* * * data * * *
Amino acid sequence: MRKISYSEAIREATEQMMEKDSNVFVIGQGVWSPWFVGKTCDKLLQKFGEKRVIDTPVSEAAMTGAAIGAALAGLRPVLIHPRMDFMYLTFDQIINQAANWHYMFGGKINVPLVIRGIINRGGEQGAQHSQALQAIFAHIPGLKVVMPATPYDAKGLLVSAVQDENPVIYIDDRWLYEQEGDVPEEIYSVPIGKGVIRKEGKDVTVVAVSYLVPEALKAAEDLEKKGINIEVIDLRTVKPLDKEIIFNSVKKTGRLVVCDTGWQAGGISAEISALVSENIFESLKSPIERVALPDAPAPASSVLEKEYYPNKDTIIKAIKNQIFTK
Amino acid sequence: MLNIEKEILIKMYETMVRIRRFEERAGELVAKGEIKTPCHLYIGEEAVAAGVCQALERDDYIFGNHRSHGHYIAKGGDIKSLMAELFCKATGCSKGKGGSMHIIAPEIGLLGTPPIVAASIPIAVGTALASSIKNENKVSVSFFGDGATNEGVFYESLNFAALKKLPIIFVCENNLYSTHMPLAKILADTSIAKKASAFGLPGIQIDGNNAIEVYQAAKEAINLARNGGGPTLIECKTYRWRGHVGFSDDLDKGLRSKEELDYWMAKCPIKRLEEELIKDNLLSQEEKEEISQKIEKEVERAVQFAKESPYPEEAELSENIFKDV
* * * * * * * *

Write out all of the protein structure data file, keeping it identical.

Amino acid sequence: MRKISYSEAIREATEQMMEKDSNVFVIGQGVWSPWFVGKTCDKLLQKFGEKRVIDTPVSEAAMTGAAIGAALAGLRPVLIHPRMDFMYLTFDQIINQAANWHYMFGGKINVPLVIRGIINRGGEQGAQHSQALQAIFAHIPGLKVVMPATPYDAKGLLVSAVQDENPVIYIDDRWLYEQEGDVPEEIYSVPIGKGVIRKEGKDVTVVAVSYLVPEALKAAEDLEKKGINIEVIDLRTVKPLDKEIIFNSVKKTGRLVVCDTGWQAGGISAEISALVSENIFESLKSPIERVALPDAPAPASSVLEKEYYPNKDTIIKAIKNQIFTK
Amino acid sequence: MLNIEKEILIKMYETMVRIRRFEERAGELVAKGEIKTPCHLYIGEEAVAAGVCQALERDDYIFGNHRSHGHYIAKGGDIKSLMAELFCKATGCSKGKGGSMHIIAPEIGLLGTPPIVAASIPIAVGTALASSIKNENKVSVSFFGDGATNEGVFYESLNFAALKKLPIIFVCENNLYSTHMPLAKILADTSIAKKASAFGLPGIQIDGNNAIEVYQAAKEAINLARNGGGPTLIECKTYRWRGHVGFSDDLDKGLRSKEELDYWMAKCPIKRLEEELIKDNLLSQEEKEEISQKIEKEVERAVQFAKESPYPEEAELSENIFKDV